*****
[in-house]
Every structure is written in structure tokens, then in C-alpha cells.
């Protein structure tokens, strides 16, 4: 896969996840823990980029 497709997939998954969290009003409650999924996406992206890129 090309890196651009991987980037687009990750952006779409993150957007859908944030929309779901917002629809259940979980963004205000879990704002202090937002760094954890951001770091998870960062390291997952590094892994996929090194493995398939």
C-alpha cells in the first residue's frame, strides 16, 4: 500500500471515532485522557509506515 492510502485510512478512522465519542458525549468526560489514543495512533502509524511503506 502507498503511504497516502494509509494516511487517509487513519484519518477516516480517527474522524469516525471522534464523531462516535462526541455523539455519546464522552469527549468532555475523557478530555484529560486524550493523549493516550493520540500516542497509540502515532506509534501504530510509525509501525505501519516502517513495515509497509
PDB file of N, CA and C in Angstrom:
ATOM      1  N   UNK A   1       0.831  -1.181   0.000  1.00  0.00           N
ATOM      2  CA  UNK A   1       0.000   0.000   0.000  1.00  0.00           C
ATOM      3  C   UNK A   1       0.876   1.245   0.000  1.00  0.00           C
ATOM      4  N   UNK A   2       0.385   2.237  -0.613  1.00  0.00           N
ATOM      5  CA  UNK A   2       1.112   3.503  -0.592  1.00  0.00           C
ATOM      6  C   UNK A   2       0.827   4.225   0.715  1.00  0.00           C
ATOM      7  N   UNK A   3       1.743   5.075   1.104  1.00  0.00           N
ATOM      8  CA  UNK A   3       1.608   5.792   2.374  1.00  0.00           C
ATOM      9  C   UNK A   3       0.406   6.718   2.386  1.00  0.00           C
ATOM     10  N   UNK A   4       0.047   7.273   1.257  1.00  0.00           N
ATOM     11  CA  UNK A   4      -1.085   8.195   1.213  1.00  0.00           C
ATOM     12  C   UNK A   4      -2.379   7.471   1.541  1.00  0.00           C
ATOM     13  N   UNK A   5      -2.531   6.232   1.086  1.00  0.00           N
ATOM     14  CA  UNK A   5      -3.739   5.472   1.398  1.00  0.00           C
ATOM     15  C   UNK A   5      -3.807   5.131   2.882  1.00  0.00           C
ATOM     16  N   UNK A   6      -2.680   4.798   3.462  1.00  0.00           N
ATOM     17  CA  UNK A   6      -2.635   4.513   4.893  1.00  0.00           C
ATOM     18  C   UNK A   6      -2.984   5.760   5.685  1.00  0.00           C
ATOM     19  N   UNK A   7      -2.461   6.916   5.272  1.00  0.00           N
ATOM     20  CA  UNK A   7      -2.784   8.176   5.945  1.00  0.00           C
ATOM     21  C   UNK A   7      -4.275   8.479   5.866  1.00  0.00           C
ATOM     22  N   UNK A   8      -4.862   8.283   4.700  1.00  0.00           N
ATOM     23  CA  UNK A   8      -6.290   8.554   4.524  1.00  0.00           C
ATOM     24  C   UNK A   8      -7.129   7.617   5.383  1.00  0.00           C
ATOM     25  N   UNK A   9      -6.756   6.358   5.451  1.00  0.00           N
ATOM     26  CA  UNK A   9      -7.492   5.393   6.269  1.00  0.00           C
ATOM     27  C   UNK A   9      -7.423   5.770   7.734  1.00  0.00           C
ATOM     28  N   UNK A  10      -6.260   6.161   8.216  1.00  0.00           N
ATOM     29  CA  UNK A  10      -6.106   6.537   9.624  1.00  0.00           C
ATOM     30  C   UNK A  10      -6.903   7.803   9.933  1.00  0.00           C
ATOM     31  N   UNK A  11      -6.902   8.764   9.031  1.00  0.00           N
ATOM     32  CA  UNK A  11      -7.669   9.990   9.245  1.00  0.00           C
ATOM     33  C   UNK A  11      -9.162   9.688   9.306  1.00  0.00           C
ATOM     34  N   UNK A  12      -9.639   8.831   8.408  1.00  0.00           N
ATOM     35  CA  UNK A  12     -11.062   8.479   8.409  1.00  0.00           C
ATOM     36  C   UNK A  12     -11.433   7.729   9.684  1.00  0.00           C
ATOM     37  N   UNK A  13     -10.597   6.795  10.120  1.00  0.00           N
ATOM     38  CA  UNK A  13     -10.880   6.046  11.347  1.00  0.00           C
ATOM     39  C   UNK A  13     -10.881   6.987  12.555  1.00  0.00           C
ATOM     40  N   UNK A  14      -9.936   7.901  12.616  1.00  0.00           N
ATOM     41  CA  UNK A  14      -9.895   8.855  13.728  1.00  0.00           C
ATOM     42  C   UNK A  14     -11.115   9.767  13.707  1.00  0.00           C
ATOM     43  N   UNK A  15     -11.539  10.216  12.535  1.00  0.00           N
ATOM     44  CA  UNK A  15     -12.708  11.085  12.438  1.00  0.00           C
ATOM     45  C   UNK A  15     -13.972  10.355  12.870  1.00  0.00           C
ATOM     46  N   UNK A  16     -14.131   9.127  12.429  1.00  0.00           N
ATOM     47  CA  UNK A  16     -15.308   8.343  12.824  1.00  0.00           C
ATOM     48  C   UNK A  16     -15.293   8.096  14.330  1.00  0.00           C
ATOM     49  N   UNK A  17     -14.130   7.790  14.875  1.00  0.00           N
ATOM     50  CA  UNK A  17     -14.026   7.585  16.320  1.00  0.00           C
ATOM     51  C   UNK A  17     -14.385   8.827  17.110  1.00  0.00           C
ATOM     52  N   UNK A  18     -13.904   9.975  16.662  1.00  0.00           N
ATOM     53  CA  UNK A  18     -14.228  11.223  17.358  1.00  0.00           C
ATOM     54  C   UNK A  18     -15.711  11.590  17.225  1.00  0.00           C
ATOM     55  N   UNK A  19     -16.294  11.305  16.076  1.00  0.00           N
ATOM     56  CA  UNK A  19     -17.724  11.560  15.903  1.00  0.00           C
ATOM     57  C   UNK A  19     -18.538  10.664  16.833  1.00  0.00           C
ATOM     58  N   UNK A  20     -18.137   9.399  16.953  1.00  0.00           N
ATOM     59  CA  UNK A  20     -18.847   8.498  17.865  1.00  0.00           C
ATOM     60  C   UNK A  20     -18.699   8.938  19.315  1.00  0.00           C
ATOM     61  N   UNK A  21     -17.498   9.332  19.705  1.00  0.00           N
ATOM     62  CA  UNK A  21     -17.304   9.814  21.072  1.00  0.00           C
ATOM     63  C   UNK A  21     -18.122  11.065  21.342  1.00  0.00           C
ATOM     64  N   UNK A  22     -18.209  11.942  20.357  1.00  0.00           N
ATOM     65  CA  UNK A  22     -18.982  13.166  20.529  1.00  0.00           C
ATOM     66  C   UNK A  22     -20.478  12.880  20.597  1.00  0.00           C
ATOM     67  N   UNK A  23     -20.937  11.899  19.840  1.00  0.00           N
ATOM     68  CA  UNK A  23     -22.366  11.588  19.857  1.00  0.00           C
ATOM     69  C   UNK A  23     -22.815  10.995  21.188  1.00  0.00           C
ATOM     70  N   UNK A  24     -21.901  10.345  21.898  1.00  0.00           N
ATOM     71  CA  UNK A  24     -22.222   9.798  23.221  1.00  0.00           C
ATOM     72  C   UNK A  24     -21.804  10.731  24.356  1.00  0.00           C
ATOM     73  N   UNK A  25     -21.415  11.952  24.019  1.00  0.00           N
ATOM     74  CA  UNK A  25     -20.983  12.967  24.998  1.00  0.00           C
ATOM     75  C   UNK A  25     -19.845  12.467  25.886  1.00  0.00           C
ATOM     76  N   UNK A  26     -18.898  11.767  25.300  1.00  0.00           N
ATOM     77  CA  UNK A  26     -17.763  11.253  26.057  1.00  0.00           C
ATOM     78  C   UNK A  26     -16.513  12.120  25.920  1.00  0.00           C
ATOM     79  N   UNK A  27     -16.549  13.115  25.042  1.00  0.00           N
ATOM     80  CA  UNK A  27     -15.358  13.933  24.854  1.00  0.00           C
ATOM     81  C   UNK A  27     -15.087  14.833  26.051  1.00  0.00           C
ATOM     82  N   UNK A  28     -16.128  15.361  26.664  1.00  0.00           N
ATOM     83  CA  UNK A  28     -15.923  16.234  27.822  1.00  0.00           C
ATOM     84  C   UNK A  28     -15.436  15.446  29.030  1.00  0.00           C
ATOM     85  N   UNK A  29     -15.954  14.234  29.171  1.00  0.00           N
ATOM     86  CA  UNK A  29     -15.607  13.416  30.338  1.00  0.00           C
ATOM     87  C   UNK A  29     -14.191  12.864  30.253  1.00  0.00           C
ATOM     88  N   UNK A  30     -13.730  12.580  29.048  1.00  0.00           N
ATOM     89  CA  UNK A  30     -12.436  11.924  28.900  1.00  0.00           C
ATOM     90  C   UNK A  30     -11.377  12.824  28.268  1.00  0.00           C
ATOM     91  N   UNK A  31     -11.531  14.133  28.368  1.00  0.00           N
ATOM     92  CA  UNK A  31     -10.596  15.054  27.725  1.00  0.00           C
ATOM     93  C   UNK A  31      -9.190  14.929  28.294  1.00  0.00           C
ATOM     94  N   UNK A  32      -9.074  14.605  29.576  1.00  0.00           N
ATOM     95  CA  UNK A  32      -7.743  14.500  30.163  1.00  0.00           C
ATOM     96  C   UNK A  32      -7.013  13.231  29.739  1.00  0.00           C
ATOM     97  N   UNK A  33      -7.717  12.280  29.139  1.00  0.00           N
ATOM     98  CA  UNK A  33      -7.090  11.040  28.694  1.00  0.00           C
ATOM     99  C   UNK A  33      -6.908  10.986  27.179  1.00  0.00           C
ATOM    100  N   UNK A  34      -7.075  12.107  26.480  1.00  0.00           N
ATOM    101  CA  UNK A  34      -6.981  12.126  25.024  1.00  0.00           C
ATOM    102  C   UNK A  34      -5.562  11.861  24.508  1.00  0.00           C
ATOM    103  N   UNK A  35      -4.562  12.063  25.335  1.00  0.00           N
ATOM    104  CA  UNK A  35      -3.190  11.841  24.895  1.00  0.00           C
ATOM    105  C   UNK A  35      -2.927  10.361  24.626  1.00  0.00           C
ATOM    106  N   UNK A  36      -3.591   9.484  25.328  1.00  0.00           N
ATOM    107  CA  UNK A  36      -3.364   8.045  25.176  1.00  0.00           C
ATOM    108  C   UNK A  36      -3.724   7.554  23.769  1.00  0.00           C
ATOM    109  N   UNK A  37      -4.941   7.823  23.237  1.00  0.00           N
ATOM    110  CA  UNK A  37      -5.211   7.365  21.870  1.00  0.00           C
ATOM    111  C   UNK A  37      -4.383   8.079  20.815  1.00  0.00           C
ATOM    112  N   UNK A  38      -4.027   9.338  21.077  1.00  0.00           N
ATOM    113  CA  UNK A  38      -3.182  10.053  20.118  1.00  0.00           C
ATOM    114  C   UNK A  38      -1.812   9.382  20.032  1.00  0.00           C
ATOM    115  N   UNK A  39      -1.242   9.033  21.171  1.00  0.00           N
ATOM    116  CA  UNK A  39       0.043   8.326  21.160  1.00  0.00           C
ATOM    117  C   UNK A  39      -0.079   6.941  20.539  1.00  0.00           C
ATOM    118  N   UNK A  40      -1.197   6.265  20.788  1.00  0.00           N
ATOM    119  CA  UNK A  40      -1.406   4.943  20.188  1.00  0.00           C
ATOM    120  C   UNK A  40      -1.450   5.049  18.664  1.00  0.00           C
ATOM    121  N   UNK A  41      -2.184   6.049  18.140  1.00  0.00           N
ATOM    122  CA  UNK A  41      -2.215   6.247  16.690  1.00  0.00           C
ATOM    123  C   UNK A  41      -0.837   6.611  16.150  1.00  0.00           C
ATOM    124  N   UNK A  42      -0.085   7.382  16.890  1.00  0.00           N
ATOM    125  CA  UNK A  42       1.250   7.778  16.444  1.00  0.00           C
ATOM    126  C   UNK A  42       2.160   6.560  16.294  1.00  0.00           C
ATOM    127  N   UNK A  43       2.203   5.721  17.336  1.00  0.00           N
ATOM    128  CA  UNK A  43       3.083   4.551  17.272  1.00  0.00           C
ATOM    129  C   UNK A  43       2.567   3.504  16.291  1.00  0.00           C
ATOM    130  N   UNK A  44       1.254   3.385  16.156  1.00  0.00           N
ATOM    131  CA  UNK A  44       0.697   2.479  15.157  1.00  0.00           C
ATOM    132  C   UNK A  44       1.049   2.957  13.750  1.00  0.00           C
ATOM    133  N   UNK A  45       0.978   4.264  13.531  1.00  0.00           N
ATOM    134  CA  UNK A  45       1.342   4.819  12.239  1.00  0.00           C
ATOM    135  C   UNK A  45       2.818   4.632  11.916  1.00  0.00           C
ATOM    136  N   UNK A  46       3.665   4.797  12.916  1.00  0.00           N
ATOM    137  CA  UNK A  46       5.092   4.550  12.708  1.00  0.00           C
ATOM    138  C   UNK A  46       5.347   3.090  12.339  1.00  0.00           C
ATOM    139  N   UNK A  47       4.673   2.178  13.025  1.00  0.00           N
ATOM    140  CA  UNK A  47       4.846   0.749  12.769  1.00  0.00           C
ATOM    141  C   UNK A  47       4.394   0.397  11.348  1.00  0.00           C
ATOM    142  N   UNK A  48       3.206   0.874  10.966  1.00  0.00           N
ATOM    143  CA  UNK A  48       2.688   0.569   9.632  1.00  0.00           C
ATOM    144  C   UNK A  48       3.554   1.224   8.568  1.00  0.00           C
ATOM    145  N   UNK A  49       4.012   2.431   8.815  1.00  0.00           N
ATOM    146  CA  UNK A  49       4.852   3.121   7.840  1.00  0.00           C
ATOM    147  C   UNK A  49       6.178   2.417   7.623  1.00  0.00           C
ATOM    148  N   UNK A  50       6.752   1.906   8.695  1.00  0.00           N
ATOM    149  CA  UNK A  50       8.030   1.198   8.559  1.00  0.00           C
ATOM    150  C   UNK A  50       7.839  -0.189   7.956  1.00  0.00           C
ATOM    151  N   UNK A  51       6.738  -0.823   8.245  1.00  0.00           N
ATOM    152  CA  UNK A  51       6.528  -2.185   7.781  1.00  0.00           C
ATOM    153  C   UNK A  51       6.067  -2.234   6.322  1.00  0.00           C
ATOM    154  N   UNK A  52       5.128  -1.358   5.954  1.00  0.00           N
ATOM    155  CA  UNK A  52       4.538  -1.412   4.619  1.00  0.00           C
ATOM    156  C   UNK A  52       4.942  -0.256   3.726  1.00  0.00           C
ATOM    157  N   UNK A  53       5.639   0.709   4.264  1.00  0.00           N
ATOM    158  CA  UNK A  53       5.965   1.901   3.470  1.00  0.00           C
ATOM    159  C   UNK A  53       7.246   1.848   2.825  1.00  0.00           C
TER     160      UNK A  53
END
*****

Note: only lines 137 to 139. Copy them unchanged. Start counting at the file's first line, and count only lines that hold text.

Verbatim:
ATOM    132  C   UNK A  44       1.049   2.957  13.750  1.00  0.00           C
ATOM    133  N   UNK A  45       0.978   4.264  13.531  1.00  0.00           N
ATOM    134  CA  UNK A  45       1.342   4.819  12.239  1.00  0.00           C